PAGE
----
The U.S. Constitution's Sixth Amendment requires defendants in all criminal prosecutions to have the assistance of counsel for their defense, and the U.S. Supreme Court has ruled that means the state must make sure people who can't afford a lawyer still have one in a criminal case.

Missouri and other states created public defender systems to provide that legal counsel.

Richardson referenced his comments to Joyce at the Nov. 17 hearing on Carver's request in Cole County.

He said then that part of Carver's caseload problem is sending too many people to court on days when the only reason for the appearance is scheduling.

"Time management becomes very critical on every case," he told Joyce last month, adding with better time management, "they can move those cases."

Joyce said during that hearing she hopes to get local attorneys to help with some of the public defenders' caseload.

Richardson asked her also to consider an early resolution program he said "would result in more timely justice for the community and victims of crime where there is overwhelming evidence of guilt and essentially no defense to the crime alleged."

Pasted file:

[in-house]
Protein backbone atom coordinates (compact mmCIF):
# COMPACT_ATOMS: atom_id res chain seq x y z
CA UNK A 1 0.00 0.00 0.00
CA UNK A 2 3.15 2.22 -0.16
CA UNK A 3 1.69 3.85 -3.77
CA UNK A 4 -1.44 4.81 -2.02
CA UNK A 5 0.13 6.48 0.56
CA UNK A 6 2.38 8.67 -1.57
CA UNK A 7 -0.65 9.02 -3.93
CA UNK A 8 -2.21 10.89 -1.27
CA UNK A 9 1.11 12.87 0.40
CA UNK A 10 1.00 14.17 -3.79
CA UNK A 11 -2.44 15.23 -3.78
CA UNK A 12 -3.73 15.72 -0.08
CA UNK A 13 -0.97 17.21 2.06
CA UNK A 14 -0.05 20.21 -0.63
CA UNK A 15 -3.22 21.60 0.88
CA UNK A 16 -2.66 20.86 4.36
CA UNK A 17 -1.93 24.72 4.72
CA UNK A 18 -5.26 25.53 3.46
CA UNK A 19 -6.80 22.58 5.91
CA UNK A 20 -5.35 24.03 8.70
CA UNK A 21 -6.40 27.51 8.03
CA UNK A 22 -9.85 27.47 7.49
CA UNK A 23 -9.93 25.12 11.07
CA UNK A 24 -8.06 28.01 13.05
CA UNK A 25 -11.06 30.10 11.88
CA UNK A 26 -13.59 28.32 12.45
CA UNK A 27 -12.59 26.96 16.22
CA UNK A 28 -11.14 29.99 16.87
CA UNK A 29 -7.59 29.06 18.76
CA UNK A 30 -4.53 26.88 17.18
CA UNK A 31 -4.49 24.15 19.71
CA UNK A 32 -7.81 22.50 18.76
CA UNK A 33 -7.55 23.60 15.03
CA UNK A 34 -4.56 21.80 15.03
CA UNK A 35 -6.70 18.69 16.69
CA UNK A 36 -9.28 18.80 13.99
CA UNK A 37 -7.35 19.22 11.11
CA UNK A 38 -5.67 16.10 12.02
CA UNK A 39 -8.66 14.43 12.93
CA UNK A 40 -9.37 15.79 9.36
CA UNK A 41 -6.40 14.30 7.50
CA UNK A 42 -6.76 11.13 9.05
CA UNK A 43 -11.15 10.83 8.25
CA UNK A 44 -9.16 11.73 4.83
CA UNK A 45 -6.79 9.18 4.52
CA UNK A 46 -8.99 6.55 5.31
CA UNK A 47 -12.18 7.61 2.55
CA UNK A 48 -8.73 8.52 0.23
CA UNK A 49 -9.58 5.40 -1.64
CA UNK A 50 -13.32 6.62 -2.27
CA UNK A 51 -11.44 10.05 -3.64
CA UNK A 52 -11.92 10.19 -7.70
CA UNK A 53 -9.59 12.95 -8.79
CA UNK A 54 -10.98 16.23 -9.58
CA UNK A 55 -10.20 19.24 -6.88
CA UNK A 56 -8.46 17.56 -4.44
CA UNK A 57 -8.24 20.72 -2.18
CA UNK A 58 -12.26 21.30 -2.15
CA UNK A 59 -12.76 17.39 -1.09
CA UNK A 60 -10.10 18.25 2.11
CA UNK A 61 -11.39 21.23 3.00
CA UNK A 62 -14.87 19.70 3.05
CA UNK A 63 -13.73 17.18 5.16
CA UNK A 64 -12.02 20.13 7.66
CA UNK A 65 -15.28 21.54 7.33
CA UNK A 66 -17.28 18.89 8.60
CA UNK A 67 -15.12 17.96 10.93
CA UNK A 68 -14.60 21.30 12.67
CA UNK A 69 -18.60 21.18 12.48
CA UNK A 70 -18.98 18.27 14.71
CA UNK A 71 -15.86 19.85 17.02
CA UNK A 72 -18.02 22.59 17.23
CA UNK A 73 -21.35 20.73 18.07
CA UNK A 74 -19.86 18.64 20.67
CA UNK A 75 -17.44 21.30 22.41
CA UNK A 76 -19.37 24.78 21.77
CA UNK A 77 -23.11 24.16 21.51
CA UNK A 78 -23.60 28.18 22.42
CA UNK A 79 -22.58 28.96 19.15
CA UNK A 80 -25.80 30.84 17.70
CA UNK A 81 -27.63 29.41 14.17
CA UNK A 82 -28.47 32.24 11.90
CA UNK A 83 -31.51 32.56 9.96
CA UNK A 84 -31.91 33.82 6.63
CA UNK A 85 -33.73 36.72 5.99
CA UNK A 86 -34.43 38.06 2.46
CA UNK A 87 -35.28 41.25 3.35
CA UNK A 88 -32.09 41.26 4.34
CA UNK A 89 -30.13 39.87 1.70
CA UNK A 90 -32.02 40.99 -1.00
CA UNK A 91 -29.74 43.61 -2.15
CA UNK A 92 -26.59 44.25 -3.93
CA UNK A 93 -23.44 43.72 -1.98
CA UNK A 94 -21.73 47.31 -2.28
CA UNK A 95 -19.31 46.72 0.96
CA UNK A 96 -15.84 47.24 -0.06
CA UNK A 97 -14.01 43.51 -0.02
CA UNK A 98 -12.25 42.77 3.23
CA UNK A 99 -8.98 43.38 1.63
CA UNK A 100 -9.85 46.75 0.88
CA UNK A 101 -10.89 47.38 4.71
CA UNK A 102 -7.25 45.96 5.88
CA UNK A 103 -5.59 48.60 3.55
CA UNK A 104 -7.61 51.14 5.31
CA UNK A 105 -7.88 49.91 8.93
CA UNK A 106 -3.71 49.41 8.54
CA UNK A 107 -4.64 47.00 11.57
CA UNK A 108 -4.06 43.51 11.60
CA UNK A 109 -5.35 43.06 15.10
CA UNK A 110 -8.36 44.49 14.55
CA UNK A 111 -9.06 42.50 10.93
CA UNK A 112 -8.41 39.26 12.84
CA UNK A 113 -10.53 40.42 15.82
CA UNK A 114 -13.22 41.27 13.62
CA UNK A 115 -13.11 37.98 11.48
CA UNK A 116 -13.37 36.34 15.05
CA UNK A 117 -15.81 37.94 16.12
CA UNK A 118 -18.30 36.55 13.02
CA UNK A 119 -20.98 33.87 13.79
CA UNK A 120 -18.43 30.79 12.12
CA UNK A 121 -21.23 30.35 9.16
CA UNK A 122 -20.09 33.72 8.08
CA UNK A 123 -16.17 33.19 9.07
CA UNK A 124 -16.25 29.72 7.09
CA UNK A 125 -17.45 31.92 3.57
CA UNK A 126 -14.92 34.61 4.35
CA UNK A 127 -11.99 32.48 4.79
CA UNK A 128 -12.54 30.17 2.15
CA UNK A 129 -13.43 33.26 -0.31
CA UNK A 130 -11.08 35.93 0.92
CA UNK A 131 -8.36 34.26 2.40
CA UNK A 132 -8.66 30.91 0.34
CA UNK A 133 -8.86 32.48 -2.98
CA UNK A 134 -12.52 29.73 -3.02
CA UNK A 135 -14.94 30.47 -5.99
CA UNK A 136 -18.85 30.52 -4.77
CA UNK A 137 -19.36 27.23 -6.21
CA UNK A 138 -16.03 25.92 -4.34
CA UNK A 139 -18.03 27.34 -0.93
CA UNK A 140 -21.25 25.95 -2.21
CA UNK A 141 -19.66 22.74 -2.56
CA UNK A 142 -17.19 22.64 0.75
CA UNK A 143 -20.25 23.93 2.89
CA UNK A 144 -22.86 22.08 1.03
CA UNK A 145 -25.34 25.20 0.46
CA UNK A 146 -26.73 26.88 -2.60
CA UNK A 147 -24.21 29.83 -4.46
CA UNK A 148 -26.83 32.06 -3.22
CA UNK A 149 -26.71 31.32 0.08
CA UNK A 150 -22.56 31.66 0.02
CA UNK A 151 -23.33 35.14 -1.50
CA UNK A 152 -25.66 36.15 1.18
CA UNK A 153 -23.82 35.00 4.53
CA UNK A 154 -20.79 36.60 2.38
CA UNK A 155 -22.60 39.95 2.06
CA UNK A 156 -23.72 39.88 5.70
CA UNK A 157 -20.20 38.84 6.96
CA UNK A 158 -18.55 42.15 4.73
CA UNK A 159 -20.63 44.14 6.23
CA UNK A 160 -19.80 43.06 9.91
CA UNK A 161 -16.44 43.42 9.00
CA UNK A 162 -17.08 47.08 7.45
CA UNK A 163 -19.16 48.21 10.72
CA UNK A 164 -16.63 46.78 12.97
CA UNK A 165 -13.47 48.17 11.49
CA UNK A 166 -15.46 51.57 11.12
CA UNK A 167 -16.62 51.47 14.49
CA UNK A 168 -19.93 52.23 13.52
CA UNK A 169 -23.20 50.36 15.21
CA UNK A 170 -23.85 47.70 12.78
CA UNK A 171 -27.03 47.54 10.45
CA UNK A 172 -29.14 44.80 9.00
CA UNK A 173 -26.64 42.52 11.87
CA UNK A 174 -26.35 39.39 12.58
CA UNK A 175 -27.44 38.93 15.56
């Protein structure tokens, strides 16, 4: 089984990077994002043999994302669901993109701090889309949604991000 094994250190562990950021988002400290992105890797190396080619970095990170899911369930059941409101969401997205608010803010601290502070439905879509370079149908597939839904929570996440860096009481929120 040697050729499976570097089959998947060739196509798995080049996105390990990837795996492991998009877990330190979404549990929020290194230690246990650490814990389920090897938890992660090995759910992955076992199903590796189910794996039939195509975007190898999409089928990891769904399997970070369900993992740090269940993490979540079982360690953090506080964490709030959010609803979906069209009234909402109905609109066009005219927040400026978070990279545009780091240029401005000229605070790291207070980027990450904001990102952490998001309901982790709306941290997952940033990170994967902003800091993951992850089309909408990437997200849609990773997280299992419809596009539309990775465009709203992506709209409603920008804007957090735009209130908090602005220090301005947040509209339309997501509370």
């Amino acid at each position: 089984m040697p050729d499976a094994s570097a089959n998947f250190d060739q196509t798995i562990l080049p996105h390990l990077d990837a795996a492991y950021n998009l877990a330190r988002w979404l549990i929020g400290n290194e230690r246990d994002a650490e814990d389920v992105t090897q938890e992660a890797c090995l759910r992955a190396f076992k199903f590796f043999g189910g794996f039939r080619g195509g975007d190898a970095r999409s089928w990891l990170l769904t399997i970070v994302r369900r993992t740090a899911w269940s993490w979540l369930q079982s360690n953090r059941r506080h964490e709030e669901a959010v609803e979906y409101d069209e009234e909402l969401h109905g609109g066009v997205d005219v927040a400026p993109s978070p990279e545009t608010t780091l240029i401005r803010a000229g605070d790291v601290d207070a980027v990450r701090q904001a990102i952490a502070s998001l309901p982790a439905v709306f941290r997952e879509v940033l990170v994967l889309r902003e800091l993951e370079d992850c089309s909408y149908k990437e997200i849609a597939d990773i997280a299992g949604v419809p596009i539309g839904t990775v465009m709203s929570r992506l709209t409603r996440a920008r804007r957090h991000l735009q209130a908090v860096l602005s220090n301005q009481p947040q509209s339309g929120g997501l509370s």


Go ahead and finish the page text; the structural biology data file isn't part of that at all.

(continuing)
Richardson, Healea and Winfrey all argue their offices have larger caseloads than the public defender's office because they also have cases where the defendant has a private practice attorney, and they handle misdemeanor cases where a jail sentence isn't a possibility.

Richardson said Saturday: "And prosecuting attorney offices review many cases that the public defender never sees because they don't get filed."

Winfrey said in a statement issued earlier this month, his office will file nearly 1,600 criminal cases in 2017 - including crimes ranging from murder and child molestation to misdemeanor theft, but not including traffic violations and other infractions filed daily.